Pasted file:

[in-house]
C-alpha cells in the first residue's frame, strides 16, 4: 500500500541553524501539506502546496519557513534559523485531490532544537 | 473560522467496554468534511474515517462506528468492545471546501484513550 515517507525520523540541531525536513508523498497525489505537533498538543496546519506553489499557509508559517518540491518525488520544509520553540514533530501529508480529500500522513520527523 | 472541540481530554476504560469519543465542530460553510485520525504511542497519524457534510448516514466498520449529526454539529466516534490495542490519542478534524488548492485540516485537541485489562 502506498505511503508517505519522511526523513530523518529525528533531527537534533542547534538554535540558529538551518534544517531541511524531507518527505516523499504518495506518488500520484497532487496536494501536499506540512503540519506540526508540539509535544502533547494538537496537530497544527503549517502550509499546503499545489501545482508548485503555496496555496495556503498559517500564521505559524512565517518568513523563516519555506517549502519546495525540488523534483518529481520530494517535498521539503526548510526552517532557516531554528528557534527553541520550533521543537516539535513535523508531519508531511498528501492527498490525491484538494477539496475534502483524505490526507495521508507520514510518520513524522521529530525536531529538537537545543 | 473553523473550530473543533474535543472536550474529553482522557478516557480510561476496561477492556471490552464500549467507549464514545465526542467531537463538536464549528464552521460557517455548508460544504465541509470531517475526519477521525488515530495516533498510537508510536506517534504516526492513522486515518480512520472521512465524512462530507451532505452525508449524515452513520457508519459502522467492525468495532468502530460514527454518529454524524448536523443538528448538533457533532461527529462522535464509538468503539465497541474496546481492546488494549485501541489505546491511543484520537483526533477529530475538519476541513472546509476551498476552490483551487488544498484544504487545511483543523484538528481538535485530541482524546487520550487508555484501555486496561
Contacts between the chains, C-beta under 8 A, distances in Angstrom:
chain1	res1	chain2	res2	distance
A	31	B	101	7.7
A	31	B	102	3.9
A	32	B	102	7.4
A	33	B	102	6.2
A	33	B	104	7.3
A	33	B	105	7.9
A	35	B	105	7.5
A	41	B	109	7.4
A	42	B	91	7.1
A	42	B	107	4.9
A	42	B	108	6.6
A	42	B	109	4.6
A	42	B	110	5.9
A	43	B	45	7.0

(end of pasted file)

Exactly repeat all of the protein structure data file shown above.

[in-house]
C-alpha cells in the first residue's frame, strides 16, 4: 500500500541553524501539506502546496519557513534559523485531490532544537 | 473560522467496554468534511474515517462506528468492545471546501484513550 515517507525520523540541531525536513508523498497525489505537533498538543496546519506553489499557509508559517518540491518525488520544509520553540514533530501529508480529500500522513520527523 | 472541540481530554476504560469519543465542530460553510485520525504511542497519524457534510448516514466498520449529526454539529466516534490495542490519542478534524488548492485540516485537541485489562 502506498505511503508517505519522511526523513530523518529525528533531527537534533542547534538554535540558529538551518534544517531541511524531507518527505516523499504518495506518488500520484497532487496536494501536499506540512503540519506540526508540539509535544502533547494538537496537530497544527503549517502550509499546503499545489501545482508548485503555496496555496495556503498559517500564521505559524512565517518568513523563516519555506517549502519546495525540488523534483518529481520530494517535498521539503526548510526552517532557516531554528528557534527553541520550533521543537516539535513535523508531519508531511498528501492527498490525491484538494477539496475534502483524505490526507495521508507520514510518520513524522521529530525536531529538537537545543 | 473553523473550530473543533474535543472536550474529553482522557478516557480510561476496561477492556471490552464500549467507549464514545465526542467531537463538536464549528464552521460557517455548508460544504465541509470531517475526519477521525488515530495516533498510537508510536506517534504516526492513522486515518480512520472521512465524512462530507451532505452525508449524515452513520457508519459502522467492525468495532468502530460514527454518529454524524448536523443538528448538533457533532461527529462522535464509538468503539465497541474496546481492546488494549485501541489505546491511543484520537483526533477529530475538519476541513472546509476551498476552490483551487488544498484544504487545511483543523484538528481538535485530541482524546487520550487508555484501555486496561
Contacts between the chains, C-beta under 8 A, distances in Angstrom:
chain1	res1	chain2	res2	distance
A	31	B	101	7.7
A	31	B	102	3.9
A	32	B	102	7.4
A	33	B	102	6.2
A	33	B	104	7.3
A	33	B	105	7.9
A	35	B	105	7.5
A	41	B	109	7.4
A	42	B	91	7.1
A	42	B	107	4.9
A	42	B	108	6.6
A	42	B	109	4.6
A	42	B	110	5.9
A	43	B	45	7.0